AUSA 2022 — The US Army estimates that implementation of its climate strategy will cost more than $6.8 billion over the next five years, according to its implementation plan released today, an investment the service believes will increase the resilience of its installations and equipment in the face of climate change.
The implementation plan, which details steps to achieve the goals laid out in the service’s previously released Climate Strategy, lists several objectives and tasks to make the Army more energy efficient between fiscal 2023 and 2027. It follows the Army climate strategy’s three lines of effort: installations, acquisition and logistics, and training. The assistant secretary of the army for installations, energy and environment is responsible for overseeing the implementation.
“As extreme weather becomes commonplace, the Army must adapt its installations, acquisition programs, and training so that the Army can operate in this changing environment and reduce our greenhouse gas emissions,” Secretary of the Army Christine Wormuth said in an Army release. “This climate implementation plan will improve our resiliency and readiness in the face of these changes.”
The 50-page document says the plan “will begin to create a climate- and sustainability-informed workforce and integrate climate change adaptation and mitigation appropriately into operations and programs.” The total dollar figures, found in an annex to the published plan, include direct programmed cost as well as “other costs” for programmed actions “affecting” each objective.
About $5.2 billion of the estimated $6.8 billion will go to the installation line of effort, where the service wants to reduce its greenhouse gas emissions and field fully electric non-tactical vehicles. Under the implementation plan, the Army plans to complete and operationalize 55 microgrids on Army installations. The service wants 20 of them by FY24, with an additional 15 operational by FY26 and 20 more entering service in FY27. The total estimated cost for the microgrid objective is $2.65 billion, according to the plan.
The plan also states that the service will reduce greenhouse gas emissions from Army property by 10 percent over a 2008 baseline by the end of FY23. By FY27, it was wants to reduce emissions by 40 percent of the baseline.
That goal feeds into the Army’s electrification push. By FY27, the service aims to fully electrify its light duty, non-tactical vehicle fleet — vehicles mostly driven at or between installations. It plans to enable that by establishing orders in FY23 to direct the purchase, lease and use of the “most efficient and effective fleet with the lowest carbon footprint possible,” the plan states. The service also aims to electrify 40 percent of its non-tactical fleet by FY27, including its medium- and heavy-duty non-tactical fleet. In FY23, it plans to introduce an Army-wide policy “favoring zero-emission, plugin hybrid, and hybrid platforms for medium and heavy-duty [non-tactical vehicle] leases and purchases.”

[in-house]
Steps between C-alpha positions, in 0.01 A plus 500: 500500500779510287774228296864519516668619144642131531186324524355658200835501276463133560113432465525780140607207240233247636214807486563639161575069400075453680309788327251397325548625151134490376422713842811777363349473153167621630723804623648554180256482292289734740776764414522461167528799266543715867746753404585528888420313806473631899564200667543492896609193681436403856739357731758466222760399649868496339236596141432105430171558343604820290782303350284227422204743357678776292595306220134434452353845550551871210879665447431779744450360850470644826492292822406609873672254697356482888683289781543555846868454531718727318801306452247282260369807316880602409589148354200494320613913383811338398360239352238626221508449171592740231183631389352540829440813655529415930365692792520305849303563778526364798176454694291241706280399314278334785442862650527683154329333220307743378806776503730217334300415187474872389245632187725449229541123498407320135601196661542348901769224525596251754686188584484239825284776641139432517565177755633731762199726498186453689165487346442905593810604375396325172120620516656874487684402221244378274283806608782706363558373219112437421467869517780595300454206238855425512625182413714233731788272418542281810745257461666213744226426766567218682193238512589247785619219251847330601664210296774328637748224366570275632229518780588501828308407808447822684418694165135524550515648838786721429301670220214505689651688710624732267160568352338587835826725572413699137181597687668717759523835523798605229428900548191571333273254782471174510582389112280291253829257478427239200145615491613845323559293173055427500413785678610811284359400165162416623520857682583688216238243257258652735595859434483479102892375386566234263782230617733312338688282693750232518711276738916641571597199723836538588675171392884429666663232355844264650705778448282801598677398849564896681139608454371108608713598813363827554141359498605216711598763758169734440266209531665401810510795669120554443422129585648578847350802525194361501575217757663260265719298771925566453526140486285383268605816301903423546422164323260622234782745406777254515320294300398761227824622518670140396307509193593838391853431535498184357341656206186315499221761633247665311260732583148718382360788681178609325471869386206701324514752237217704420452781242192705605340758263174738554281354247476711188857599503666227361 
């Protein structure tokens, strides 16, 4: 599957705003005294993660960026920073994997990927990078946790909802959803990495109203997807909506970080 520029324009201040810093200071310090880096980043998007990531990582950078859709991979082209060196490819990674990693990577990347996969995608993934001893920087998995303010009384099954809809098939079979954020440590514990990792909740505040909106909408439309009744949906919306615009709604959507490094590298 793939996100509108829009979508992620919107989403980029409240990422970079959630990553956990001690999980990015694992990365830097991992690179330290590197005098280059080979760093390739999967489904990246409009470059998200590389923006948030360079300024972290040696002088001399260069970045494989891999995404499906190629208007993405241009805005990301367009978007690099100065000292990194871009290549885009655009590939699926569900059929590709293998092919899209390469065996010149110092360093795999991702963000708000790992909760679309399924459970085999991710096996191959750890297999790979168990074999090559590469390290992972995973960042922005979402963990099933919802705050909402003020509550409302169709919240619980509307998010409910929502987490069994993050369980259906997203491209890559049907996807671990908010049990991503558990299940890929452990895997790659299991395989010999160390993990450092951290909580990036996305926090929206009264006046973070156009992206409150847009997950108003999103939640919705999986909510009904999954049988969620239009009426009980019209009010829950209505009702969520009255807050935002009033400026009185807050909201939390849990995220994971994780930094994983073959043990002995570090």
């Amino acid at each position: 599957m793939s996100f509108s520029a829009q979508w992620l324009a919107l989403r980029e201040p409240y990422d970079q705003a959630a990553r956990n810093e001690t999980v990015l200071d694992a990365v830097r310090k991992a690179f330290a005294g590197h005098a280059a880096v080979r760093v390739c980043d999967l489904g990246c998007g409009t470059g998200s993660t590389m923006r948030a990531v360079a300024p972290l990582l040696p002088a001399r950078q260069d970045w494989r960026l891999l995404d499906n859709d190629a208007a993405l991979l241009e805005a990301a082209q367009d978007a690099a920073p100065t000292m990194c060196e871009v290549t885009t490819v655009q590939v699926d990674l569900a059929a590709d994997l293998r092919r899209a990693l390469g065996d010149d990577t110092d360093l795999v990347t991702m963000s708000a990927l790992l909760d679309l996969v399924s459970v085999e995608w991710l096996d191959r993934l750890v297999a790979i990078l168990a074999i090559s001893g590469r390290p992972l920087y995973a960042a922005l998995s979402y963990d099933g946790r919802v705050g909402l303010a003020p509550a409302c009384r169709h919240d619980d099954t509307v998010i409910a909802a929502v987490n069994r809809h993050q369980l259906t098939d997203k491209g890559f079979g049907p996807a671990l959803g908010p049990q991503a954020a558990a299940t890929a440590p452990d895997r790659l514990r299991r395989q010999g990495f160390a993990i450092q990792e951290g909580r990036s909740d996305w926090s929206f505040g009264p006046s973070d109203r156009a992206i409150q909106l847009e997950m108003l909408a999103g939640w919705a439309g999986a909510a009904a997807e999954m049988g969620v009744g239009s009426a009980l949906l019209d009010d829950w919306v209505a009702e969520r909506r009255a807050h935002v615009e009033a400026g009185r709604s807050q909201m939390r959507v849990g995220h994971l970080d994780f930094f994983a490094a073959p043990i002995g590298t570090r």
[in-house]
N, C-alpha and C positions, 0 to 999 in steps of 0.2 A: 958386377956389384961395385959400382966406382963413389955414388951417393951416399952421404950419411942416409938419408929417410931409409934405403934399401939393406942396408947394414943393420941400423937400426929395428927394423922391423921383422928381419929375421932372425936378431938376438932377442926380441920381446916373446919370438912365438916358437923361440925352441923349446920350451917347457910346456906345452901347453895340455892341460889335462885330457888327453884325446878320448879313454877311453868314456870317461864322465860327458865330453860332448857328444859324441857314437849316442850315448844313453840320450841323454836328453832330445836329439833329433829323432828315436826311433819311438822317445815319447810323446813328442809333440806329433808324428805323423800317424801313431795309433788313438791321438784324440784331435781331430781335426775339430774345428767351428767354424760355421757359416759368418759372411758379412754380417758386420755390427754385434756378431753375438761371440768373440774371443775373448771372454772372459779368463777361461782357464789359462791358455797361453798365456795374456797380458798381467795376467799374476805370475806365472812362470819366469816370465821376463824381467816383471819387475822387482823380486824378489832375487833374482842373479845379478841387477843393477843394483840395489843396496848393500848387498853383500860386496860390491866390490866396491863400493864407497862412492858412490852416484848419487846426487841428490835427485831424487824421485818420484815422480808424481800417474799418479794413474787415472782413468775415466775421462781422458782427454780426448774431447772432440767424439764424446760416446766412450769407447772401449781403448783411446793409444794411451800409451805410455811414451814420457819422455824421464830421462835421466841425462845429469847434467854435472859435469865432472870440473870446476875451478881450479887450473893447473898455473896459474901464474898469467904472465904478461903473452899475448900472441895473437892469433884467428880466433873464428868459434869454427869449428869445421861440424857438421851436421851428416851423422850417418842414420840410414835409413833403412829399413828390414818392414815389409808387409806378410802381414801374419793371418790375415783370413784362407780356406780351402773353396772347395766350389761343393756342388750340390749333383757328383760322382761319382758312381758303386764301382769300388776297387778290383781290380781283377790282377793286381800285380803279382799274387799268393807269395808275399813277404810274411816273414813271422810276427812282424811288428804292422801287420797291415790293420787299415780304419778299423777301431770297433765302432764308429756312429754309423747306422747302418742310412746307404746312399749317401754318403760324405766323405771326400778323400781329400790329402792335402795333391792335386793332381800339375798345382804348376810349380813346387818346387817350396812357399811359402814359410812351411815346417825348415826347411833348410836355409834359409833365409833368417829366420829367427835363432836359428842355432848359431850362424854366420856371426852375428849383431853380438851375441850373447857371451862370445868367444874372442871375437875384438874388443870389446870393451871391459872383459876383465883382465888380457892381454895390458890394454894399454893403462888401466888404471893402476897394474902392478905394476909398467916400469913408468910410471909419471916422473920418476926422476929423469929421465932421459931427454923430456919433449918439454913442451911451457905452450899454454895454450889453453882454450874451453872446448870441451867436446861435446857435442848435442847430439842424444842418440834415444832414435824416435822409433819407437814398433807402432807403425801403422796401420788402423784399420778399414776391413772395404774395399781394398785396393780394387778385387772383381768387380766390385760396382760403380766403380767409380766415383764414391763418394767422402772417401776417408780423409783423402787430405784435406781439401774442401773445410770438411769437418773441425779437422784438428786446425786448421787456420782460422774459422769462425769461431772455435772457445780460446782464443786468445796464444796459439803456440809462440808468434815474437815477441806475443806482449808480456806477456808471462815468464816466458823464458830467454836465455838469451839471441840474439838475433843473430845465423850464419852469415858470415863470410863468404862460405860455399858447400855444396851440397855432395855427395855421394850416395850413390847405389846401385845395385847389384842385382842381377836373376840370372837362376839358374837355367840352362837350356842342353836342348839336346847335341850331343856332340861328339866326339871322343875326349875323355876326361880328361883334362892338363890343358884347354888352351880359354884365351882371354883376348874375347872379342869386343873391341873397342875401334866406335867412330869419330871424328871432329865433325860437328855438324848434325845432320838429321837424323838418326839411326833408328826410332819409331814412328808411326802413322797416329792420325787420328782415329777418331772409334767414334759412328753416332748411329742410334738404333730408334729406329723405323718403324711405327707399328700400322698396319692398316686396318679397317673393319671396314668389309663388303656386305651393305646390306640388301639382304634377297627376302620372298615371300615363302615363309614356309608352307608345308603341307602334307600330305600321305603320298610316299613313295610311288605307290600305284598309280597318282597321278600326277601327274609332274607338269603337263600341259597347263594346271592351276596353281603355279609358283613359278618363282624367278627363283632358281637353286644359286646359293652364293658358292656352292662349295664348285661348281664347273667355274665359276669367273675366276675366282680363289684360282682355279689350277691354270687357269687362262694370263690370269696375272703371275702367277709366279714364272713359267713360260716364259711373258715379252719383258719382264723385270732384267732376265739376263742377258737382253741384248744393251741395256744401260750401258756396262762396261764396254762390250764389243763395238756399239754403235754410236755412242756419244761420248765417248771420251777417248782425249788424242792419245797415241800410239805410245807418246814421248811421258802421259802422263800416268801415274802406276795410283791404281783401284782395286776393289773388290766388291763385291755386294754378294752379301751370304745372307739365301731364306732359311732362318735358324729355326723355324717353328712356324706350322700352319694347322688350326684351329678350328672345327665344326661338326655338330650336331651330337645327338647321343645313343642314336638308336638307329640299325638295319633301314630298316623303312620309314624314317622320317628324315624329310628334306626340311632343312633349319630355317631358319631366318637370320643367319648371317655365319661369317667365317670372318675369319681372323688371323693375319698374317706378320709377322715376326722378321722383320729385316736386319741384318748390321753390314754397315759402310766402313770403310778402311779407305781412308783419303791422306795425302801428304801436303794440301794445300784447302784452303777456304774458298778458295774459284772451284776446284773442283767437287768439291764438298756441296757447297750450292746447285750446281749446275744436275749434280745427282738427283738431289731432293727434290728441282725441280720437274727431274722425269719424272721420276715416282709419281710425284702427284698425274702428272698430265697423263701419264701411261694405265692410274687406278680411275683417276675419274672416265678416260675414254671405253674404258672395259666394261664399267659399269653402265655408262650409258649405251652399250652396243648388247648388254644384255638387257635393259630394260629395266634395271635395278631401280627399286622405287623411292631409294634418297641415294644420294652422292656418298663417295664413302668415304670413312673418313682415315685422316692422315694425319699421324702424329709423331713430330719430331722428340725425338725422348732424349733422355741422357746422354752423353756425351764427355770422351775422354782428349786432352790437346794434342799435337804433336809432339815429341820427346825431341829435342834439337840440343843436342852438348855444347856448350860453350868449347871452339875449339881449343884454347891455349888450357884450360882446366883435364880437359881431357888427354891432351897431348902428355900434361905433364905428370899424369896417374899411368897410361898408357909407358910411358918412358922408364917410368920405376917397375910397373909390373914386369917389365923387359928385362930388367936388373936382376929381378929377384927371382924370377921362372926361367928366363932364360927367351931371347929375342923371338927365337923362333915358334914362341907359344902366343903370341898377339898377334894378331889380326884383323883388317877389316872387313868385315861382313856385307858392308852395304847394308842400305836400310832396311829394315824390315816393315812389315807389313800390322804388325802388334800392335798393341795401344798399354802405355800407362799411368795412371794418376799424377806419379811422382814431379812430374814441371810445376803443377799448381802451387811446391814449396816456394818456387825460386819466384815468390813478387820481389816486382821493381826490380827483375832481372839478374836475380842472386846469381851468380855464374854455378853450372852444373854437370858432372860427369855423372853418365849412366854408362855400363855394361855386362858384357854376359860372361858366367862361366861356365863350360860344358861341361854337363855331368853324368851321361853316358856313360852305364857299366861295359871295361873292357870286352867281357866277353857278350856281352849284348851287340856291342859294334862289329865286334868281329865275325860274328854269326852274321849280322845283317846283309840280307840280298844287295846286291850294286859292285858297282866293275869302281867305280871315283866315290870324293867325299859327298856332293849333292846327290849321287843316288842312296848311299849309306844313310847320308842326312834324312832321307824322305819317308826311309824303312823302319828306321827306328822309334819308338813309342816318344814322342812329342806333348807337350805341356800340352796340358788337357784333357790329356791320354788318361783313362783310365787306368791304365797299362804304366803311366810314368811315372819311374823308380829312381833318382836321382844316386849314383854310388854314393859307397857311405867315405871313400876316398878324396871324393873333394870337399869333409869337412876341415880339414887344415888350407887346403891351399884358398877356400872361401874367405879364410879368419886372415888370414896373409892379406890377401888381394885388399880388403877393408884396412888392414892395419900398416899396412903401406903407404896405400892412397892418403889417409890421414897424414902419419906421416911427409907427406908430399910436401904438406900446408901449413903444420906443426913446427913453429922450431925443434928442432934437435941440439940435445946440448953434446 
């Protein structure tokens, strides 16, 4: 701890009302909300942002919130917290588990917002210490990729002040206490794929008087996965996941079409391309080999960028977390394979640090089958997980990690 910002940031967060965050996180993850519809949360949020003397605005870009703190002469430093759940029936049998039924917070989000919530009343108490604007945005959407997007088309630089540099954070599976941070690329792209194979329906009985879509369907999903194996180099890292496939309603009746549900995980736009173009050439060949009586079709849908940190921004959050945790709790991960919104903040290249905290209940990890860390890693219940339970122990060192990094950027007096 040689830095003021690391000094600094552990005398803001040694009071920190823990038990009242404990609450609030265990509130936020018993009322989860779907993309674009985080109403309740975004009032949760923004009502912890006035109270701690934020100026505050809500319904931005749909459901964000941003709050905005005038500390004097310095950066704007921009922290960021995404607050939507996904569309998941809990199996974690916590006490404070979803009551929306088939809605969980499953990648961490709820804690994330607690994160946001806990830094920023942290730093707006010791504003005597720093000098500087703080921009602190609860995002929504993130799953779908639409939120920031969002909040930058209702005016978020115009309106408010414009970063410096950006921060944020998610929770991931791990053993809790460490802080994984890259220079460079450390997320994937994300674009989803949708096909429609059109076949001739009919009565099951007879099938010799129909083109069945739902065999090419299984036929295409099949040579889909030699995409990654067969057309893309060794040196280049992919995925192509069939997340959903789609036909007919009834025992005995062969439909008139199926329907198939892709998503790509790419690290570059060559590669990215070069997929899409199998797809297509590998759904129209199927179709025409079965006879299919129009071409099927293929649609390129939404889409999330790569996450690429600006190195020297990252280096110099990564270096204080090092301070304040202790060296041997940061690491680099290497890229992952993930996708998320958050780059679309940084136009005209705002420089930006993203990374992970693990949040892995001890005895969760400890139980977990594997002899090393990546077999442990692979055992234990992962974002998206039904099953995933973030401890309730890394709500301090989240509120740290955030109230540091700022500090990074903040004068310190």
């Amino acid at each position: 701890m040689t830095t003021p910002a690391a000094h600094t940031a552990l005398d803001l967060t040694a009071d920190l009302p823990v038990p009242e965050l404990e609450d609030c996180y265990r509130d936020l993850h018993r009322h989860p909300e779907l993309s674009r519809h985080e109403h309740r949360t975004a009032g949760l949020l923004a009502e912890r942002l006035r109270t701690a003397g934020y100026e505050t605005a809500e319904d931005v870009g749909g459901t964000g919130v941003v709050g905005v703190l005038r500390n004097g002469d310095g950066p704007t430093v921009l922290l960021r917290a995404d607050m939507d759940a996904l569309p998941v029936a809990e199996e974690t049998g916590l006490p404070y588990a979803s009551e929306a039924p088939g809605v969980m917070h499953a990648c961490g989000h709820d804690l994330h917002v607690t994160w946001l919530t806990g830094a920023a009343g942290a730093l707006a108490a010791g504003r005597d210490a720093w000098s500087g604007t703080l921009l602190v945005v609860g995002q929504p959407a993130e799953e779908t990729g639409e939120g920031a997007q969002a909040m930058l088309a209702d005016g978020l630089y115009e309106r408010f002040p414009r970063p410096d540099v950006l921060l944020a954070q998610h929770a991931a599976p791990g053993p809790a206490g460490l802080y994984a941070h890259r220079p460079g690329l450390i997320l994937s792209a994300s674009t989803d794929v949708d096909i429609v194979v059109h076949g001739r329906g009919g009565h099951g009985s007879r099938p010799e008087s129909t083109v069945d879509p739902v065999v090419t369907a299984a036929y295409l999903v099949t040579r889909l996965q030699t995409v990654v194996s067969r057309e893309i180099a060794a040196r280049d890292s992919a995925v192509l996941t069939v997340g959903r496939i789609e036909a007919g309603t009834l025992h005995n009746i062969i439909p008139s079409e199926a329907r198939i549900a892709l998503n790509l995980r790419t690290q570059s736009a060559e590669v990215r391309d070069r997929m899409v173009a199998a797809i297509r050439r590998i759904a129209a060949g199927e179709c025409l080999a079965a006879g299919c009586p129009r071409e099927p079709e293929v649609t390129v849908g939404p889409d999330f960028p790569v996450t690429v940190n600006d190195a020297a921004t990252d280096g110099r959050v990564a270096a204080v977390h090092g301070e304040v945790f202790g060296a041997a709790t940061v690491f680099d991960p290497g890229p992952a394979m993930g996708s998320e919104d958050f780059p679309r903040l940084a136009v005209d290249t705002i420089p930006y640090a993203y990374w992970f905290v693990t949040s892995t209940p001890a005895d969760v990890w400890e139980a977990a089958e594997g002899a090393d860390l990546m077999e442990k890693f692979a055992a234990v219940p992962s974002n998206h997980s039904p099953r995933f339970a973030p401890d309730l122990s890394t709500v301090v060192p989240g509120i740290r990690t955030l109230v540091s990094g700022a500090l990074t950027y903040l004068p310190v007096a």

The Army estimates that initiatives under its acquisition and logistics portfolio will cost around $1.6 billion, including an effort to make tactical vehicles more efficient. Under that plan, the service wants to field its tactical vehicle electrification kit, which turns off the engine during extended periods of idling, to small portions of its tactical vehicle fleet. By FY27, the Army wants the kit in 12 percent of its Joint Light Tactical Vehicle fleet, 7 percent of its medium tactical vehicle fleet, and 5 percent of its heavy fleet.
The Army also wants to develop hybrid-drive components for tactical vehicles, create high energy density vehicle energy storage capabilities, and test hybrid-drive in select tactical wheeled vehicles by FY27. By FY26, it wants to prototype the Battlefield Rapid Recharge Capability, a standalone vehicle charger. The service also plans to develop policies aimed at making its logistics more energy efficient by fiscal 2023.
The third line of effort, training, will cost $1 million the budget estimates — a relatively low figure because associated climate-related training activities “existed prior to the ACS (Army Climate Strategy) and are broader than the ACS,” the plan states. This effort wants to “train and educate the Army to operate in a climate-altered world.” To do so, the plan states that the service will publish climate change-related lessons learned and best practices in fiscal 2024 and 2026. By the end of FY27, the service wants to update civilian and leader training to incorporate “climate literacy.”
“For the foreseeable future, climate impacts will disrupt Army activities and increase the frequency of crisis deployments,” the implementation plan states. “Future competitive advantage requires enhanced operational capabilities reflecting changing environmental conditions. The Army must strengthen those capabilities through a combination of installation management, training, acquisition and logistics initiatives.”